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Up Front | Nov 2008

Subchoroidal Hemorrhage in a Nanophthalmic Eye

My experience with several patients whose cataract surgeries were complicated by subchoroidal hemorrhages has convinced me of the importance of preventing spikes in blood pressure during this procedure. I first suspected that seemingly innocuous elevations in systolic blood pressure could complicate cataract surgery in these eyes during the case described herein.

A 59-year-old female with a lifelong history of severe hyperopia was referred to me for cataract surgery. Her visual acuity had recently declined from 20/60 OU to 13.75 -2.25 X103 = 20/100 OD and 14.50 -1.75 X62 = 20/70 OS. The patient had undergone laser peripheral iridotomy in both eyes 7 years earlier because of anatomically narrow angles. She did not have a history of glaucoma. On slit-lamp examination, both pupils measured 1 mm and were fixed to 360° of the iris with posterior synechiae. The anterior chambers were extremely shallow, and I observed bilateral nuclear cataracts. Gonioscopy revealed that the angles of both eyes were open minimally (slits only) over 360°. I could not visualize the ocular fundus at that time. The keratometry readings were 51.75 X52.50/20° OD and 51.25 X52.50/140° OS. Corneal topography revealed symmetric astigmatism in both eyes with no inferior steepening. The patient's axial length measured 15.7 mm OD and 15.8 mm OS.

The patient was scheduled for combined cataract surgery and posterior synechiolysis on her right eye under topical anesthesia. After I completed the posterior synechiolysis through a small limbal incision, I performed an inferotemporal pars plana vitrectomy (without delivery of infusion) to deepen the anterior chamber prior to phacoemulsification.

During the vitrectomy, the patient's globe became hard to palpation, indicating a significant increase in IOP. I suspected that a subchoroidal hemorrhage had developed and decided to terminate the vitrectomy. At that time, the patient's blood pressure measured 190/100 mm Hg, and indirect ophthalmoscopy confirmed the presence of an inferior subchoroidal hemorrhage that did not affect the macular region. The patient's IOP measured 30 mm Hg for several days postoperatively, but she did not require any hypotensive treatment.

The subchoroidal hemorrhage gradually resolved over several weeks. Three months after the initial surgery, I attempted to complete the phacoemulsification, this time utilizing a peribulbar anesthetic block. Immediately after I completed the capsulorhexis, the anterior chamber became shallow, and the globe became firm. I suspected a recurrent subchoroidal hemorrhage and once again terminated the procedure. I could not confirm the diagnosis with indirect ophthalmoscopy due to lenticular opacity. I was, however, able to visualize the recurrent inferior subchoroidal hemorrhage with B-scan ultrasonography (Figure 1).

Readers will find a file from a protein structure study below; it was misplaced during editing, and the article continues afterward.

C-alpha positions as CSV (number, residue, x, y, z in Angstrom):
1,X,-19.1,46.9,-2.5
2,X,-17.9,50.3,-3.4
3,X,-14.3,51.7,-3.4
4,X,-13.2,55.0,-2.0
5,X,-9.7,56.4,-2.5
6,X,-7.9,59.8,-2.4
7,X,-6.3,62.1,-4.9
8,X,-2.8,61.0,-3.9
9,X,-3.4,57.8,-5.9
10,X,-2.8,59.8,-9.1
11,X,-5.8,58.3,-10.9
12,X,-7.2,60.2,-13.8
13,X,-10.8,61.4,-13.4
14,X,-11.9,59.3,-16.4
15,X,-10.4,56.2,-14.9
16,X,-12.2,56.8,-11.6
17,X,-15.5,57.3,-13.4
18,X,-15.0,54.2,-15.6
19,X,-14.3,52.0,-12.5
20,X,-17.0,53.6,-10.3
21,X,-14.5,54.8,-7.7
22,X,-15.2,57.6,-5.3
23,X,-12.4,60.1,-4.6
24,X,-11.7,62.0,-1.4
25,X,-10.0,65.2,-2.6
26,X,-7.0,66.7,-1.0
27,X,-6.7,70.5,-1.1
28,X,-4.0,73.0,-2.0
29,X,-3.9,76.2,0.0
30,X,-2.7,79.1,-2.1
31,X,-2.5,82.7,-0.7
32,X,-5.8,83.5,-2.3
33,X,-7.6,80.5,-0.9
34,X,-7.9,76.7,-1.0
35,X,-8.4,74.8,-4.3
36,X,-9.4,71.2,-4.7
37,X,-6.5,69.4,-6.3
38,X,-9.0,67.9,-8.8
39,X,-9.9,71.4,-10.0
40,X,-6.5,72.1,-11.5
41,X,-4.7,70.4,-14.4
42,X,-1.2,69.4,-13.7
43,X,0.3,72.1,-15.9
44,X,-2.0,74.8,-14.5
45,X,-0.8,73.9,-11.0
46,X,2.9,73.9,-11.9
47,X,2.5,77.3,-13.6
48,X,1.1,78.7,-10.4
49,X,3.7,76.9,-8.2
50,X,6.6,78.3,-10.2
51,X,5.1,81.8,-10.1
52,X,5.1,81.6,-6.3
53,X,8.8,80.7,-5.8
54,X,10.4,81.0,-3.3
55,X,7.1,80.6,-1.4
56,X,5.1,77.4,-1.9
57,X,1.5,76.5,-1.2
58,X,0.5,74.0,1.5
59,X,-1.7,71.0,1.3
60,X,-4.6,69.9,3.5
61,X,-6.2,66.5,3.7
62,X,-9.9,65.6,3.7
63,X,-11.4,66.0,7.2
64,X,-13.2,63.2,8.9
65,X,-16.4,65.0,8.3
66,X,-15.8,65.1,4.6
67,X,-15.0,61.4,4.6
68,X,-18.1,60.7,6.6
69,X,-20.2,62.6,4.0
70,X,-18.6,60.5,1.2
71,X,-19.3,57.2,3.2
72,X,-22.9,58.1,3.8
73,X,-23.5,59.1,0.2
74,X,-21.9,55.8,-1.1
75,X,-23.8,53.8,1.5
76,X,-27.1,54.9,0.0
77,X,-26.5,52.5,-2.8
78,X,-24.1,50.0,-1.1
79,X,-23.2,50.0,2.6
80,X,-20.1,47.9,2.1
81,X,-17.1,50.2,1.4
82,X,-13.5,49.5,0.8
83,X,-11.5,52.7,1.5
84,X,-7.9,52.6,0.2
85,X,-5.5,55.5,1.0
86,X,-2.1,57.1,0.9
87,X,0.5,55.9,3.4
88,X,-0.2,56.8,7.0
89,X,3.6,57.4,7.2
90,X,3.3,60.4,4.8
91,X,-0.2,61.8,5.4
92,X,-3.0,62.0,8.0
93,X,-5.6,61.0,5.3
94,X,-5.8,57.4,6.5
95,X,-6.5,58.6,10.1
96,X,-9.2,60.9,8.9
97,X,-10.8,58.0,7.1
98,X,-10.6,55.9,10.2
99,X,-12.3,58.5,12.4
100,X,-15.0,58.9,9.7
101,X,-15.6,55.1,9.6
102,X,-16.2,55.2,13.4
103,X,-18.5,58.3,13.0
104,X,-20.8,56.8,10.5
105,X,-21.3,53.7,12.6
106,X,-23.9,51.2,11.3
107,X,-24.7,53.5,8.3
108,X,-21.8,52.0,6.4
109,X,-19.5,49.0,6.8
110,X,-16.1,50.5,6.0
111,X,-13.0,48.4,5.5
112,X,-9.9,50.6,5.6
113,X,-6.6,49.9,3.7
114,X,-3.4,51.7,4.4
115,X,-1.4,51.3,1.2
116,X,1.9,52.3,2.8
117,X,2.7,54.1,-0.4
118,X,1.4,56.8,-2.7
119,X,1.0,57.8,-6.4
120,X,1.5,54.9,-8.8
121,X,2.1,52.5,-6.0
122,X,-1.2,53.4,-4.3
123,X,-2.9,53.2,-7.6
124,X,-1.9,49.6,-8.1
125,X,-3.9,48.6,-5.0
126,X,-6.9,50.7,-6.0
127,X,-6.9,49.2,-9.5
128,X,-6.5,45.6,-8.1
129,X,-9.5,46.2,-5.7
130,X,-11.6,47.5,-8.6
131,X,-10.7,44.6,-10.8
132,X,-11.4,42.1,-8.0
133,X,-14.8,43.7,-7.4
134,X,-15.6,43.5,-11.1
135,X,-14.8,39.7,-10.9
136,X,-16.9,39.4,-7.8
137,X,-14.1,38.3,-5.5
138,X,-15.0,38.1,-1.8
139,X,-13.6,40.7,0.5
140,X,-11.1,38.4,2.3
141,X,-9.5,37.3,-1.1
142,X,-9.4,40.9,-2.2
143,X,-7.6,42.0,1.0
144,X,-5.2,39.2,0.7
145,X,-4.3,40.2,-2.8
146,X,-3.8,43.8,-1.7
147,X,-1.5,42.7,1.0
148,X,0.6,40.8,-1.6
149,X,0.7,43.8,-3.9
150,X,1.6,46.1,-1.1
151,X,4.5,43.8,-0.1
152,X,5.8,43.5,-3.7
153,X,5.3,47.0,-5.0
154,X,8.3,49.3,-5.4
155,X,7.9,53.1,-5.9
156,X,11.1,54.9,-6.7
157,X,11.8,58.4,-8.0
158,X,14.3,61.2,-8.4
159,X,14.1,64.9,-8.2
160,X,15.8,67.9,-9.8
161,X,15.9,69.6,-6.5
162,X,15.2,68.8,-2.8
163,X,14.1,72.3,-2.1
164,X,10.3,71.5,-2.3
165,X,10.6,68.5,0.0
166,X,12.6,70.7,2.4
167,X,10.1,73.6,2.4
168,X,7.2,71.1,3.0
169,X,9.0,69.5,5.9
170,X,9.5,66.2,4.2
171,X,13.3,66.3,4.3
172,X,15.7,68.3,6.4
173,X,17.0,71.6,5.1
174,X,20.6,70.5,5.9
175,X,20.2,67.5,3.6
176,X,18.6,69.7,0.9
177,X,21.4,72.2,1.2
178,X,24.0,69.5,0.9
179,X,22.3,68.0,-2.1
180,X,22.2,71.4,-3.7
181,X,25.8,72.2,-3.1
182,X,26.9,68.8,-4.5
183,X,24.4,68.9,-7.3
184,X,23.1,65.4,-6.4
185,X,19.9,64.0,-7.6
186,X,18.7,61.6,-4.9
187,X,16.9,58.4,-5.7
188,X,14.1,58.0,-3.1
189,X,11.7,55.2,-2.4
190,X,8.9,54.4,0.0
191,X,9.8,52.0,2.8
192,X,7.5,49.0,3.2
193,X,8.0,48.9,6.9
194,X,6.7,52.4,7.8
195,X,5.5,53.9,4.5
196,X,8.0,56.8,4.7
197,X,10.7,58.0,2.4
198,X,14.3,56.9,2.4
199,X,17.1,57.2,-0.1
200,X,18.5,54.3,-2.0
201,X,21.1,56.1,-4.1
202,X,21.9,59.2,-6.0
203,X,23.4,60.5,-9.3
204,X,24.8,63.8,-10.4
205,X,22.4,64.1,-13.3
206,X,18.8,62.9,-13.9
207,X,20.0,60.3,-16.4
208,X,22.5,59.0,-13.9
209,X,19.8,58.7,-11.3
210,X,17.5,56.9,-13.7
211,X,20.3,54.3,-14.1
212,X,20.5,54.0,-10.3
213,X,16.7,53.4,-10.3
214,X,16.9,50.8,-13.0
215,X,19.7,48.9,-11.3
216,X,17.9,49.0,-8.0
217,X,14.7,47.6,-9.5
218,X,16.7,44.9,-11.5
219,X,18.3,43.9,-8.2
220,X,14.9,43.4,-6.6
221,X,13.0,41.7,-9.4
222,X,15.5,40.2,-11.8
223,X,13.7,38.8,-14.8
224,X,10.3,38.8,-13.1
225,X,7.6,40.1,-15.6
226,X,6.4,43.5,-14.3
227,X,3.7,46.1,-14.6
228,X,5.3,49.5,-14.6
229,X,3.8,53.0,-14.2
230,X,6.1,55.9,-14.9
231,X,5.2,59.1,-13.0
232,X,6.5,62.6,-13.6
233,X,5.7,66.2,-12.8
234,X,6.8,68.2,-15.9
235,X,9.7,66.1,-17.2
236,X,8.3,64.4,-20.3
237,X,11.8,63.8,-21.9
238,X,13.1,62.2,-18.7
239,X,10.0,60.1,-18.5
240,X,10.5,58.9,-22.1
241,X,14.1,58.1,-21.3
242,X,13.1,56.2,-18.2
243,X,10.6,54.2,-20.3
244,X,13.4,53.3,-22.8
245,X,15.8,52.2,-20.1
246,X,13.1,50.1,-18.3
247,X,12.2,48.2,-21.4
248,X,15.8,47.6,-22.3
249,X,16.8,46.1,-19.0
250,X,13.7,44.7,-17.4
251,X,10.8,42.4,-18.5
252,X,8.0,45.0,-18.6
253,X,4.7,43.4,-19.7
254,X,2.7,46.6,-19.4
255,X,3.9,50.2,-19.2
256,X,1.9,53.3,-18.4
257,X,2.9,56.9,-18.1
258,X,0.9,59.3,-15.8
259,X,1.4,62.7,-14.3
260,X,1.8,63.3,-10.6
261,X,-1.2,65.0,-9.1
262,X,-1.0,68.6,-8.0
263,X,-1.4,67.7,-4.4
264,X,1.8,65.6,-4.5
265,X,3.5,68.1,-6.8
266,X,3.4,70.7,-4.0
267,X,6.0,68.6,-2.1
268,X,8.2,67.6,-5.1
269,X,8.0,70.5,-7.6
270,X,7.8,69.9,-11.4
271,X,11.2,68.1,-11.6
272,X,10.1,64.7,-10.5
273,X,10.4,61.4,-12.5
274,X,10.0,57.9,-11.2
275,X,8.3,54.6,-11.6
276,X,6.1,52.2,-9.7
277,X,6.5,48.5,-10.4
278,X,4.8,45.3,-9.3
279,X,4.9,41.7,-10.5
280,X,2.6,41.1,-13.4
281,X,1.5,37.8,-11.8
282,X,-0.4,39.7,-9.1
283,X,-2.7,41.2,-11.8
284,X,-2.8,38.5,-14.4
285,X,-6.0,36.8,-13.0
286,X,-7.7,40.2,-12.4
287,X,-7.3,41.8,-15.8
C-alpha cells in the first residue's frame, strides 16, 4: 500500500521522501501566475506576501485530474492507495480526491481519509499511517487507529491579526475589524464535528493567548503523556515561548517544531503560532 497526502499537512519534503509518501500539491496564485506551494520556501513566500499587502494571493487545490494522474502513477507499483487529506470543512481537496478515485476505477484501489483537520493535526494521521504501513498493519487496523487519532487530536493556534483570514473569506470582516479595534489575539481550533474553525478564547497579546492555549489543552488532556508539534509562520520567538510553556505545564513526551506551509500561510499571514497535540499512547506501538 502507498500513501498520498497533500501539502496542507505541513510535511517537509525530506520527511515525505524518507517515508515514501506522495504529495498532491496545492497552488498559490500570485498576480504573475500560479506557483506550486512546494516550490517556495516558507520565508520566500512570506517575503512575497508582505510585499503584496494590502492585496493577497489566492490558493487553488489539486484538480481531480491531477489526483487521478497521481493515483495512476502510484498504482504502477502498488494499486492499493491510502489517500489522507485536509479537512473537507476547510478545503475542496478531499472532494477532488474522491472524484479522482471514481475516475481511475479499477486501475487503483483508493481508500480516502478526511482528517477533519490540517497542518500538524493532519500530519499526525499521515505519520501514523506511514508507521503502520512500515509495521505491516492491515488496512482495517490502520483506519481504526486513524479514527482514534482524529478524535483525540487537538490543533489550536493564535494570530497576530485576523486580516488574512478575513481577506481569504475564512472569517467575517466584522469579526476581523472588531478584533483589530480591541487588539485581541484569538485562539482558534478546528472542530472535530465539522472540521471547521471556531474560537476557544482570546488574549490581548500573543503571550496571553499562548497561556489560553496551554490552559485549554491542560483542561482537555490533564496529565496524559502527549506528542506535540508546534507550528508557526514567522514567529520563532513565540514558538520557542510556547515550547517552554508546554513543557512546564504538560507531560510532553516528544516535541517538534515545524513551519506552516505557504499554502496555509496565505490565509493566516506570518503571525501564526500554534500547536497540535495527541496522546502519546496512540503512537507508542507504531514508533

Postoperatively, the patient's visual acuity declined to hand motion as the lens cortex swelled and occluded her pupil. Serial B-scan images obtained over the next 3 weeks showed the resolution of the subchoroidal hemorrhage. One month after the patient's second surgery, she underwent a posterior sclerotomy in four quadrants and phacoemulsification under general anesthesia. I implanted a 34.00 D acrylic IOL. The patient's systolic blood pressure did not exceed 140 mm Hg, and I did not observe blood or fluid draining from sclerotomies while she was under general anesthesia.

The patient did well after the successful surgery on her right eye. Approximately 6 months later, she underwent uneventful phacoemulsification with IOL insertion, pars plana vitrectomy, and posterior sclerotomy in her left eye. These procedures were once again performed under general anesthesia.

Four years postoperatively, the patient's BCVA measured 20/60 with manifest refractions of 10.00 -1.50 X114 OD and 11.75 -0.50 X59 OS. Her IOP measured 15 mm Hg OU on no medications, and she did not have any posterior synechiae.

I have observed that many, if not most, patients develop significant yet innocuous spikes in their blood pressure during cataract extraction. Although most of them appear to be unaffected by this transient hypertension, my experience with the woman described herein and two other patients whose systolic blood pressure rose above 180 mm Hg intraoperatively has convinced me that this phenomenon is associated with an increased risk of choroidal hemorrhage in nanophthalmic eyes. I now insist that any patient who has small eyes maintain a systolic blood pressure of 150 mm Hg or less during cataract surgery. As a consequence, many of these patients may require general anesthesia.

The case described herein also demonstrates that the surgeon may leave nuclear and cortical lens material in the eye for several weeks without sequelae after the anterior capsule has been opened. I witnessed a similarly positive result in another patient who developed a subchoroidal hemorrhage during phacoemulsification. Despite retaining his lens in an open capsule for 4 weeks while his subchoroidal hemorrhage resolved, he did not experience any untoward effects other than extremely poor acuity due to the opacity of the lenticular material.

Richard J. Mackool, MD, is Director of The Mackool Eye Institute and Laser Center in Astoria, New York. He is a consultant to Alcon Laboratories, Inc., and Impex Surgical, Inc. Dr. Mackool may be reached at (718) 728-3400; mackooleye@aol.com.

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